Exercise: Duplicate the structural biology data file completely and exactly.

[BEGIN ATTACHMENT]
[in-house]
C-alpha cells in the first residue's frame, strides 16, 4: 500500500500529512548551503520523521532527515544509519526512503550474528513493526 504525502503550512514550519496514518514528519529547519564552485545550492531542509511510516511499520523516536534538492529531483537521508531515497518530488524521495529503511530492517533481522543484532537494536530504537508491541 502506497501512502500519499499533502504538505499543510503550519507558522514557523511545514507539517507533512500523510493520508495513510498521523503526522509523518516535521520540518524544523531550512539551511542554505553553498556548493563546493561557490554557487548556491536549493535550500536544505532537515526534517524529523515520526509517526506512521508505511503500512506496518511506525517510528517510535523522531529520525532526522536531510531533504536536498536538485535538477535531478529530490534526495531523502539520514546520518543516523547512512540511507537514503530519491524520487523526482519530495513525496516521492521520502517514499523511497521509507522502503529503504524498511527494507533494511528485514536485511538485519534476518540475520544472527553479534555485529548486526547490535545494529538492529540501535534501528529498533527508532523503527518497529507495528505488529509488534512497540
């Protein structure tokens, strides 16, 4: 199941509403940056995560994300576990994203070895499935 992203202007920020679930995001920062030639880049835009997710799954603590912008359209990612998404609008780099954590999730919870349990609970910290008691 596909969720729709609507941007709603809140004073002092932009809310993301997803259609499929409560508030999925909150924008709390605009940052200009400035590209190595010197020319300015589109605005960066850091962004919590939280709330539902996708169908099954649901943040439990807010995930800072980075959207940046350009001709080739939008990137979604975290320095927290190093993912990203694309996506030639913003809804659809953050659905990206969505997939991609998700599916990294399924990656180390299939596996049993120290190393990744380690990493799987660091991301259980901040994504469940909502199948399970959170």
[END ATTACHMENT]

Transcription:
[in-house]
C-alpha cells in the first residue's frame, strides 16, 4: 500500500500529512548551503520523521532527515544509519526512503550474528513493526 504525502503550512514550519496514518514528519529547519564552485545550492531542509511510516511499520523516536534538492529531483537521508531515497518530488524521495529503511530492517533481522543484532537494536530504537508491541 502506497501512502500519499499533502504538505499543510503550519507558522514557523511545514507539517507533512500523510493520508495513510498521523503526522509523518516535521520540518524544523531550512539551511542554505553553498556548493563546493561557490554557487548556491536549493535550500536544505532537515526534517524529523515520526509517526506512521508505511503500512506496518511506525517510528517510535523522531529520525532526522536531510531533504536536498536538485535538477535531478529530490534526495531523502539520514546520518543516523547512512540511507537514503530519491524520487523526482519530495513525496516521492521520502517514499523511497521509507522502503529503504524498511527494507533494511528485514536485511538485519534476518540475520544472527553479534555485529548486526547490535545494529538492529540501535534501528529498533527508532523503527518497529507495528505488529509488534512497540
């Protein structure tokens, strides 16, 4: 199941509403940056995560994300576990994203070895499935 992203202007920020679930995001920062030639880049835009997710799954603590912008359209990612998404609008780099954590999730919870349990609970910290008691 596909969720729709609507941007709603809140004073002092932009809310993301997803259609499929409560508030999925909150924008709390605009940052200009400035590209190595010197020319300015589109605005960066850091962004919590939280709330539902996708169908099954649901943040439990807010995930800072980075959207940046350009001709080739939008990137979604975290320095927290190093993912990203694309996506030639913003809804659809953050659905990206969505997939991609998700599916990294399924990656180390299939596996049993120290190393990744380690990493799987660091991301259980901040994504469940909502199948399970959170």